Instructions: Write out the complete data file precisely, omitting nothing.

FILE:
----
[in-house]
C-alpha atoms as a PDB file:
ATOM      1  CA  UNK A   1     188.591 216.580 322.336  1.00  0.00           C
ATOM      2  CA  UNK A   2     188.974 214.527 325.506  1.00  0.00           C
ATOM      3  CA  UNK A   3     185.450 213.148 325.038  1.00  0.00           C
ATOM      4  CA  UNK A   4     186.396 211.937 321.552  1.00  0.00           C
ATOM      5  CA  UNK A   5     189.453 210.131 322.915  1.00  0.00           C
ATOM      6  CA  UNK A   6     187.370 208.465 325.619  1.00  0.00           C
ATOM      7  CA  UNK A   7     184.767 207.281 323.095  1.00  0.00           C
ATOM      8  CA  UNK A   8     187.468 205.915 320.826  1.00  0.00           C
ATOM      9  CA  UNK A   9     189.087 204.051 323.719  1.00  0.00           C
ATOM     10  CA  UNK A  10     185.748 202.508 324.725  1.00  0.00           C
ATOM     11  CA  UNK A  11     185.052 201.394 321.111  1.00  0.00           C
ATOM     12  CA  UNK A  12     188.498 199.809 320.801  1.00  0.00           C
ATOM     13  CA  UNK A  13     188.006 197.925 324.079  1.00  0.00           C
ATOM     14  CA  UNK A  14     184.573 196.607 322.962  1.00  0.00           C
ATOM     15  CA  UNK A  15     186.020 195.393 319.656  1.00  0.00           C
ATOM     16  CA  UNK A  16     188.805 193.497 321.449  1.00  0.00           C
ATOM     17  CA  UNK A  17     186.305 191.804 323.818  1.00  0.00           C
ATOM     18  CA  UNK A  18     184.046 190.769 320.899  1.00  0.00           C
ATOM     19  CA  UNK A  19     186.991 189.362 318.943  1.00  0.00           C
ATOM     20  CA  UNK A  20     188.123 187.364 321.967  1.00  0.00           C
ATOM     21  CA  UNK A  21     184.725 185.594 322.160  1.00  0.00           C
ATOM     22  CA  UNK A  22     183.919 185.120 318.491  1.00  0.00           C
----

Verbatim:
[in-house]
C-alpha atoms as a PDB file:
ATOM      1  CA  UNK A   1     188.591 216.580 322.336  1.00  0.00           C
ATOM      2  CA  UNK A   2     188.974 214.527 325.506  1.00  0.00           C
ATOM      3  CA  UNK A   3     185.450 213.148 325.038  1.00  0.00           C
ATOM      4  CA  UNK A   4     186.396 211.937 321.552  1.00  0.00           C
ATOM      5  CA  UNK A   5     189.453 210.131 322.915  1.00  0.00           C
ATOM      6  CA  UNK A   6     187.370 208.465 325.619  1.00  0.00           C
ATOM      7  CA  UNK A   7     184.767 207.281 323.095  1.00  0.00           C
ATOM      8  CA  UNK A   8     187.468 205.915 320.826  1.00  0.00           C
ATOM      9  CA  UNK A   9     189.087 204.051 323.719  1.00  0.00           C
ATOM     10  CA  UNK A  10     185.748 202.508 324.725  1.00  0.00           C
ATOM     11  CA  UNK A  11     185.052 201.394 321.111  1.00  0.00           C
ATOM     12  CA  UNK A  12     188.498 199.809 320.801  1.00  0.00           C
ATOM     13  CA  UNK A  13     188.006 197.925 324.079  1.00  0.00           C
ATOM     14  CA  UNK A  14     184.573 196.607 322.962  1.00  0.00           C
ATOM     15  CA  UNK A  15     186.020 195.393 319.656  1.00  0.00           C
ATOM     16  CA  UNK A  16     188.805 193.497 321.449  1.00  0.00           C
ATOM     17  CA  UNK A  17     186.305 191.804 323.818  1.00  0.00           C
ATOM     18  CA  UNK A  18     184.046 190.769 320.899  1.00  0.00           C
ATOM     19  CA  UNK A  19     186.991 189.362 318.943  1.00  0.00           C
ATOM     20  CA  UNK A  20     188.123 187.364 321.967  1.00  0.00           C
ATOM     21  CA  UNK A  21     184.725 185.594 322.160  1.00  0.00           C
ATOM     22  CA  UNK A  22     183.919 185.120 318.491  1.00  0.00           C